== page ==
Burke Besieged

The Florida Elections Commission and the Florida Bar. Maybe the FBI, too. For a man who won automatic re-election, Metro Commissioner James Burke seems to have a lot of explaining to do.

If his explanation sounds vague, it would seem to be a perfect match for the company itself. American Destiny has no employees. Like its president, the firm has moved around, according to Burke: from an office next door to his old district headquarters in Liberty City to his former campaign headquarters in North Miami to a new space in the building that houses his current district office. Burke says he has some office furniture in the new location but no phone yet. American Destiny is not listed in either last year's or this year's phone directory.

The company's financial standing is equally murky. On his 1993 financial disclosure form, a document required annually of all elected officials, Burke failed to declare any income from American Destiny. (The commissioner says there wasn't any.) This year, he says, he expects the company to gross "somewhere along the lines of $120,000," of which he intends to pay himself a salary of "around $40,000." While he refuses to name his customers, he says he has about five clients, all corporations.

At the end of 1993, when he was "financially tight for funds," Burke began looking for sources of money to pay his personal expenses. He didn't have to look very far. As reported in New Times this past month ("Burke's Law," August 11), expenditures from the commissioner's 1994 re-election campaign account are the subject of an investigation by the Florida Elections Commission. (As of July, the account showed about $163,000 in contributions; Burke says the balance is now about $50,000.) While state officials will neither confirm nor deny the existence of the probe, Burke says he has received letters from the FEC notifying him of the investigation. Though the commissioner deems the allegations of impropriety unfounded, the August 11 New Times story revealed several unusual expenditures from his campaign account. Among those:

According to campaign records, Burke used $3980 of his campaign funds to pay "tithes" and "offerings" to his church, Bible Baptist Church at 9801 NW 27th Ave. Florida campaign-financing laws state that "contributions by candidates...to any religious, charitable, civic, or other causes or organizations established primarily for the public good are prohibited."

Burke argues that another part of the state law does permit his church offerings. He points to a section that allows a candidate to use campaign funds "to defray normal living expenses for himself or his family," and says his church offerings and tithes are part of his normal living expenses. He says the law wasdesigned to prevent candidates from traveling from church to church buying votes; he, on the other hand, gives only to one church. "When we do our response [to the FEC complaints], I'm going to cite Malachi and II Corinthians," he promises.

From November 1993 to this past March, Burke dipped into his campaign coffers to cover $1925 in child-support payments to his third wife, Marcia Burke. A lawyer for the Florida Department of State's Division of Elections says an opinion regarding child support as a "normal living expense" has not been issued in case law.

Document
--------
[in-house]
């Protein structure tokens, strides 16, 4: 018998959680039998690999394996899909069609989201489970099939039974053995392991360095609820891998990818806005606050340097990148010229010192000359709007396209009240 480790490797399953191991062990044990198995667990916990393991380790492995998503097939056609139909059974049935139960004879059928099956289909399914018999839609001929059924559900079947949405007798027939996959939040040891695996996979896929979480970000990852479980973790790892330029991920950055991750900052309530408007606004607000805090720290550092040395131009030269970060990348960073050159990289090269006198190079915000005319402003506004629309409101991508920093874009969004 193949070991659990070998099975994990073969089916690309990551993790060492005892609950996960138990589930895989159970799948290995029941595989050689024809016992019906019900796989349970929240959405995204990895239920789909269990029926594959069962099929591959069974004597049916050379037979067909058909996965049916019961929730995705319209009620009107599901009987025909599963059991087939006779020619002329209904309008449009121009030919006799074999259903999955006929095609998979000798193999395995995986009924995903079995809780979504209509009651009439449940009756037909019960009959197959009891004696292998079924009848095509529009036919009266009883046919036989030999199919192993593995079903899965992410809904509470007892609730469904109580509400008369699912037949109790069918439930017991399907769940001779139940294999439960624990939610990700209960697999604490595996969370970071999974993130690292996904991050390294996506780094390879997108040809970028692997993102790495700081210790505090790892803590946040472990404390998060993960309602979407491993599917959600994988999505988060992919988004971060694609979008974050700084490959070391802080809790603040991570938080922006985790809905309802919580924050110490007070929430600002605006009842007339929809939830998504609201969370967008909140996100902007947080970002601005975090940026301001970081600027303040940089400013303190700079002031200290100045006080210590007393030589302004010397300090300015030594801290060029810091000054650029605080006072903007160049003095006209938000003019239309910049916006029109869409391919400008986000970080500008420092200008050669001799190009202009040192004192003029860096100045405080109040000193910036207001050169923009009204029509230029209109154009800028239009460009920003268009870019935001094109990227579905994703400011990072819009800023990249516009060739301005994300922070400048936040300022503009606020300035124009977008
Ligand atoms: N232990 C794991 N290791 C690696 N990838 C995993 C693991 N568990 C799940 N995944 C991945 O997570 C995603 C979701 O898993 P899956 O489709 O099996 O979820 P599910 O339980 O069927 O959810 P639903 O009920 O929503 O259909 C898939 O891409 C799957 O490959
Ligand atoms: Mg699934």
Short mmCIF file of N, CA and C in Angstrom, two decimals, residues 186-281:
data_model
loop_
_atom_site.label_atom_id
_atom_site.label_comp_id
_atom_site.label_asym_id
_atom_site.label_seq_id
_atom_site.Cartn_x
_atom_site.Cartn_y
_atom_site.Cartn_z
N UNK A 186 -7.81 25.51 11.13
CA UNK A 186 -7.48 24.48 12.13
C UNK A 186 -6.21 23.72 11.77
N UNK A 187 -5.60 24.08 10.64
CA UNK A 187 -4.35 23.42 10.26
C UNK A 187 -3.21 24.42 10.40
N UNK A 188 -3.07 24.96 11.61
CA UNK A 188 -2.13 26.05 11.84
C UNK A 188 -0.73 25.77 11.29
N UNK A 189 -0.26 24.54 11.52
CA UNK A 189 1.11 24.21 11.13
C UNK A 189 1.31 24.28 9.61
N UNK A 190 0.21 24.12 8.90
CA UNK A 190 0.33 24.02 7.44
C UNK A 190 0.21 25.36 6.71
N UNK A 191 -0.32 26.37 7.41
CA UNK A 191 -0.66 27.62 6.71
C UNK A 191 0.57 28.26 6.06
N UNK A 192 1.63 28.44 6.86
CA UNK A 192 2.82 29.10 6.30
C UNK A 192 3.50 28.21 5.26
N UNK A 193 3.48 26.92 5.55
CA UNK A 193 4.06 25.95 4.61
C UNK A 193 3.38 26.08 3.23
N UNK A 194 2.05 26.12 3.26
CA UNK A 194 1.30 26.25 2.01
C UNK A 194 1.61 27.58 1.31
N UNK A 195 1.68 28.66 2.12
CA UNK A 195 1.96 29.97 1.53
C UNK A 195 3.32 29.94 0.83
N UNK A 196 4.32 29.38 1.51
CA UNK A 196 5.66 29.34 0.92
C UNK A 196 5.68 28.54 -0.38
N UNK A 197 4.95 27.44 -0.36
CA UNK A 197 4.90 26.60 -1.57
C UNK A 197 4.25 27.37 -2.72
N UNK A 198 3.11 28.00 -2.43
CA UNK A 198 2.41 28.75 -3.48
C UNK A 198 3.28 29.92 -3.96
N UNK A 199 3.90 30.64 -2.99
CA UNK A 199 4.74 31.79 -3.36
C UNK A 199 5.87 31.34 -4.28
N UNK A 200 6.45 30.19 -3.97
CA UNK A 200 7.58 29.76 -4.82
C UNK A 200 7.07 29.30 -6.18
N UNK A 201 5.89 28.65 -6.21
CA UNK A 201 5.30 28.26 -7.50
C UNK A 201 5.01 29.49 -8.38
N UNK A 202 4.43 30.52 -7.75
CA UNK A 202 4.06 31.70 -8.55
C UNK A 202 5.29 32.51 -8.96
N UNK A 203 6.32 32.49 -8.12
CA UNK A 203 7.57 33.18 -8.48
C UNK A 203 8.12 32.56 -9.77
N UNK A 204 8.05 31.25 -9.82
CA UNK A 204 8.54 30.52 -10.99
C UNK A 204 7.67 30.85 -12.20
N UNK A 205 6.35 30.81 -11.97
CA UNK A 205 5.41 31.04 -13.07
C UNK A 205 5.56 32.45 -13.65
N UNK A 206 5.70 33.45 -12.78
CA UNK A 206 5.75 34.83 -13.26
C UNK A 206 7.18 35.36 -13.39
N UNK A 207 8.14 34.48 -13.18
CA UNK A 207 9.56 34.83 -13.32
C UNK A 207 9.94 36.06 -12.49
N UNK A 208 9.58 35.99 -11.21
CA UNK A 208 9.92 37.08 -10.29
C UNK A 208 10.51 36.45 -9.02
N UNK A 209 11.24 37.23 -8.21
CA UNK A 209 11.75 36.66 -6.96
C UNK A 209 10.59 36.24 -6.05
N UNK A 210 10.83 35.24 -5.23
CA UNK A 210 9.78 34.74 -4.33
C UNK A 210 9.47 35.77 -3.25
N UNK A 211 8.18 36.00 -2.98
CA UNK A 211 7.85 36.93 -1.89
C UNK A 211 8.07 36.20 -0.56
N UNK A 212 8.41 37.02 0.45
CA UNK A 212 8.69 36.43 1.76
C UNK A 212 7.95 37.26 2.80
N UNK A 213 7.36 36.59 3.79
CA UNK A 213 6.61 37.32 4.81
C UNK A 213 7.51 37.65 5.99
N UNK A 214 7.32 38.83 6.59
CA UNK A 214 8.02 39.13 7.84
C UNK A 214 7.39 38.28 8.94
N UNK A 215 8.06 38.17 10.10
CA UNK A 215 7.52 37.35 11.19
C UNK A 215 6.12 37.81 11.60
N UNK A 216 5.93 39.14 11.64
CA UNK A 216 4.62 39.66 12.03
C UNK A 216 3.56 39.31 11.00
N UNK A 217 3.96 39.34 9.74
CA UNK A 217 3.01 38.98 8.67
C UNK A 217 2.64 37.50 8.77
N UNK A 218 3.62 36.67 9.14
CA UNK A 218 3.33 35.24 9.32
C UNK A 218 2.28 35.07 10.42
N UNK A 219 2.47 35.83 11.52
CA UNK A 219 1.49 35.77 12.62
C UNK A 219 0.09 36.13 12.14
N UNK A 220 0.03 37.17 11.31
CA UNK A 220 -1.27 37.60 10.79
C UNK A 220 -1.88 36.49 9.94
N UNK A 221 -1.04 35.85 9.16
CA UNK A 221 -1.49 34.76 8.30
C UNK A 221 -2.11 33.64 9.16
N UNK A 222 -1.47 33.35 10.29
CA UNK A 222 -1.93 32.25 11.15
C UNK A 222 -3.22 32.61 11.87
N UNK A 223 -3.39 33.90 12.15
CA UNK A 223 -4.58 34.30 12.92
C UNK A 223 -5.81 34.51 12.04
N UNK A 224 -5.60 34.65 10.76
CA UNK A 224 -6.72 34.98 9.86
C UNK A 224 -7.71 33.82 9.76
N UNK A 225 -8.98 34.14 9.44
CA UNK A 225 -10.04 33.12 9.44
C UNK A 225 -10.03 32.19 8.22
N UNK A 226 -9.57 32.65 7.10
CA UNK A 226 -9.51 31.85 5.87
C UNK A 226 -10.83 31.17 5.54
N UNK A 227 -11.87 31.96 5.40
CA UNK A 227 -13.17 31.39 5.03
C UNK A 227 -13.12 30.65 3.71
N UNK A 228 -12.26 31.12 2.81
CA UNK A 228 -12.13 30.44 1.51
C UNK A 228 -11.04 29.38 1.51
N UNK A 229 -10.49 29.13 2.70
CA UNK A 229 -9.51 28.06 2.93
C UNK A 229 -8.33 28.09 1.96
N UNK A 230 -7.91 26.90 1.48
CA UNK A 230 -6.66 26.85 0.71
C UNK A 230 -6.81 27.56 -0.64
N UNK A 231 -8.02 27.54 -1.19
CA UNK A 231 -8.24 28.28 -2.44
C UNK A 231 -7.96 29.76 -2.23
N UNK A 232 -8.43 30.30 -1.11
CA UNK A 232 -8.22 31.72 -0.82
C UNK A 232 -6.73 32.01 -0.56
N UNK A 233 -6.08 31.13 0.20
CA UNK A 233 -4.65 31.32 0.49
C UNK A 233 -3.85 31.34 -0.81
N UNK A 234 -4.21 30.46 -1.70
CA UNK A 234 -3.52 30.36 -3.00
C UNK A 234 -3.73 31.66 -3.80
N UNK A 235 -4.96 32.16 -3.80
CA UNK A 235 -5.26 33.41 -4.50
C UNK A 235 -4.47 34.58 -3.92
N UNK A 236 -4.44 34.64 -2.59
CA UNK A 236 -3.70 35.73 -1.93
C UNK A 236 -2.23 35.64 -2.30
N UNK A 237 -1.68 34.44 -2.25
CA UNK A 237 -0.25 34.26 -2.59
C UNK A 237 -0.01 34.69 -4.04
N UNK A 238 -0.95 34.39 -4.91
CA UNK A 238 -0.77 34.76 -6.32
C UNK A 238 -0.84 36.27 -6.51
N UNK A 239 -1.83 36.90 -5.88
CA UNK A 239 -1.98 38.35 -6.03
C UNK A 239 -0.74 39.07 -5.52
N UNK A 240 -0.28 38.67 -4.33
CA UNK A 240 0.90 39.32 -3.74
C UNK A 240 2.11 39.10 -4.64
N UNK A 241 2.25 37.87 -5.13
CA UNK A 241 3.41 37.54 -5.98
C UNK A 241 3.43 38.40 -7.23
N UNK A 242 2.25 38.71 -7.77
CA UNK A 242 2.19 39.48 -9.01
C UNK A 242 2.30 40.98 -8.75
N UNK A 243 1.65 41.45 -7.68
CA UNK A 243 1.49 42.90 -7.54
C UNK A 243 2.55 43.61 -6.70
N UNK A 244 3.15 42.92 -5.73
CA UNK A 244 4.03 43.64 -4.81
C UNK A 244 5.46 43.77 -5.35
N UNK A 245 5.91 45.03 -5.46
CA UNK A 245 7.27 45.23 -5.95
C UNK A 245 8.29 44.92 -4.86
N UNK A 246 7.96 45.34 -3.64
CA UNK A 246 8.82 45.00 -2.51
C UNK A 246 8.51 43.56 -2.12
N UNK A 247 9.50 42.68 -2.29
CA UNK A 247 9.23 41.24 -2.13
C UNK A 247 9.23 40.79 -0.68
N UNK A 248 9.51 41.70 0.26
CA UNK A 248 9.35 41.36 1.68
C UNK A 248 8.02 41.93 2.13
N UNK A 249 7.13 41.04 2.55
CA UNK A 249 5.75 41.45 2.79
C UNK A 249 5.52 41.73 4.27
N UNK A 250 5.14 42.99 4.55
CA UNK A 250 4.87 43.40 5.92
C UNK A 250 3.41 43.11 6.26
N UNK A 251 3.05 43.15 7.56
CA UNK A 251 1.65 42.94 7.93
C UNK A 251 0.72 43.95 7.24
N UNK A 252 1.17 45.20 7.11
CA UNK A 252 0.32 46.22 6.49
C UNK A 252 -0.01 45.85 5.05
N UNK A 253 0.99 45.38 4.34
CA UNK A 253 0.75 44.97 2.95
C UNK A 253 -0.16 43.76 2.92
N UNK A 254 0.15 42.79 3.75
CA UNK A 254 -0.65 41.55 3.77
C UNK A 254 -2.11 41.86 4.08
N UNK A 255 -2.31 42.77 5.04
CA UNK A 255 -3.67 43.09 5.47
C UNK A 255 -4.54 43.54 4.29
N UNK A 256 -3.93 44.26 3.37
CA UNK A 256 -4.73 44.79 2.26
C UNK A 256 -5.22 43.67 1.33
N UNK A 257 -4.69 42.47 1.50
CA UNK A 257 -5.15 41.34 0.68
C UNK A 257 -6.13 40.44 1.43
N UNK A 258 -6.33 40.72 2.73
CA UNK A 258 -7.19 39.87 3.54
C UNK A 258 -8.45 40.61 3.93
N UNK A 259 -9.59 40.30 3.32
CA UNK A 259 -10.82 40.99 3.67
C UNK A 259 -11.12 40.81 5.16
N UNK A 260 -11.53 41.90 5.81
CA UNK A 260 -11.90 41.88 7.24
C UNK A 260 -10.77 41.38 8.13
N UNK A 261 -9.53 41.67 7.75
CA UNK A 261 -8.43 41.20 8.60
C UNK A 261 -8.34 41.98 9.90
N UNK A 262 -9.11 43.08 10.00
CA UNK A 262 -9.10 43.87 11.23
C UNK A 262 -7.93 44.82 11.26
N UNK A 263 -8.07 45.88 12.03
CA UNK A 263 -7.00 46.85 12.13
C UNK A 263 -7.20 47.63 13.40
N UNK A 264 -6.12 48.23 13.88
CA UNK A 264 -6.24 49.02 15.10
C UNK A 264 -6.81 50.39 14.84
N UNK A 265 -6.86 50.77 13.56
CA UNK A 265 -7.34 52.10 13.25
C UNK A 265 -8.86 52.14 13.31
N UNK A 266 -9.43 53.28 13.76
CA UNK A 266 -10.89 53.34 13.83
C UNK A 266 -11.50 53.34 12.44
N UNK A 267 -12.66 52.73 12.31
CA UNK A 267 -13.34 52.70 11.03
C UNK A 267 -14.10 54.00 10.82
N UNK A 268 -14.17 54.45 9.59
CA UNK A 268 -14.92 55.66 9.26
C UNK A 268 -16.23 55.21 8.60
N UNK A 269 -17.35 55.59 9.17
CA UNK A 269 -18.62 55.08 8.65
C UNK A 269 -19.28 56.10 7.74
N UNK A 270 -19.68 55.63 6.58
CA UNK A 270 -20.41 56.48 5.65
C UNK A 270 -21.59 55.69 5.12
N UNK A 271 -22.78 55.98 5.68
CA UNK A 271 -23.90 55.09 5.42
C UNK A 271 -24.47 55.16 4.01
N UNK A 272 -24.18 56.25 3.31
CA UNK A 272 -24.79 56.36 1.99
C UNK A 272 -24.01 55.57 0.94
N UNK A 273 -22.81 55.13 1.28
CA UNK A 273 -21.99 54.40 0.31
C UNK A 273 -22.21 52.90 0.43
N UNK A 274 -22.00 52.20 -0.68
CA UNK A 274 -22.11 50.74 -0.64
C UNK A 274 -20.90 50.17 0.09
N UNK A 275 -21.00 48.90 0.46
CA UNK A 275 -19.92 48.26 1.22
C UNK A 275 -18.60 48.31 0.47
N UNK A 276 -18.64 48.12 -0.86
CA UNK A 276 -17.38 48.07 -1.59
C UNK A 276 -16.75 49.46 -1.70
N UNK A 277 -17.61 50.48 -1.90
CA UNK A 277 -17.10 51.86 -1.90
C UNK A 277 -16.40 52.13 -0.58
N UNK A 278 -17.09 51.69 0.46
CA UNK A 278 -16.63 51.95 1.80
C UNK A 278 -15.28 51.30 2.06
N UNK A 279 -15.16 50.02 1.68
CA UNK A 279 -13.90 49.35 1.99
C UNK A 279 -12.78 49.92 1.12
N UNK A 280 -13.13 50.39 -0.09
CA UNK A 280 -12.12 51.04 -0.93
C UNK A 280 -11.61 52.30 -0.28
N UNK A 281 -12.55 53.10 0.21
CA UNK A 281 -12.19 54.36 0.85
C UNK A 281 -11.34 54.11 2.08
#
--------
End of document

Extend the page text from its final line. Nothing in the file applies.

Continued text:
"We've moved to a point in our society where we realize that if you have the ability to pay [child support], then you should pay," Burke asserts. "It should be as normal as paying your rent. As a matter of fact, you probably have more obligation to pay your child support than your rent."

Campaign records show that in December, Burke spent $2769 to buy a car he says he used exclusively for campaigning. The man who sold Burke the car says it was purchased in the name of one of the commissioner's daughters.

Burke confirms that he indeed bought the car in the name of his daughter, Ebonie Mays, but only because he intended to give it to her, or sell it to her for a small charge "if it was in any kind of shape" after the election. Burke says both he and Mays used the car for campaign purposes. "She did primarily a lot of running around for me," he explains. "She was in college but she came home during the holidays and she would do some things." According to Burke's campaign records, his daughter was paid $1500 for campaign-related "clerical services."

Since publication of the August 11 story, New Times has discovered more odd spending patterns amid Burke's election records:

On several occasions Burke used campaign funds to pay his regular dues at the Kiwanis Club of North Miami, in apparent violation of the state statute forbidding contributions of campaign money to charitable and civic organizations.

The commissioner also allegedly used the funds to pay for consultancy work completed during a prior campaign. Elections Department records indicate that in November 1993, Burke paid $1000 to his half-brother Lawrence Cochran, who lives in Augusta, Georgia.

Cochran says the money was a "delayed payment" for demographic research he did in connection with Burke's 1992 run for state Senate. "I haven't worked with him that often," adds Cochran, a political pollster. "Why not? Let's just say it's a problem with money."

Burke says there was a dispute about what the consultant was owed for his work; Cochran felt he deserved more money. But the commissioner denies paying Cochran in 1993 for work done in 1992. He says he called on Cochran in the early stages of his 1994 commission campaign to interpret some of the demographic information Cochran had gathered earlier.

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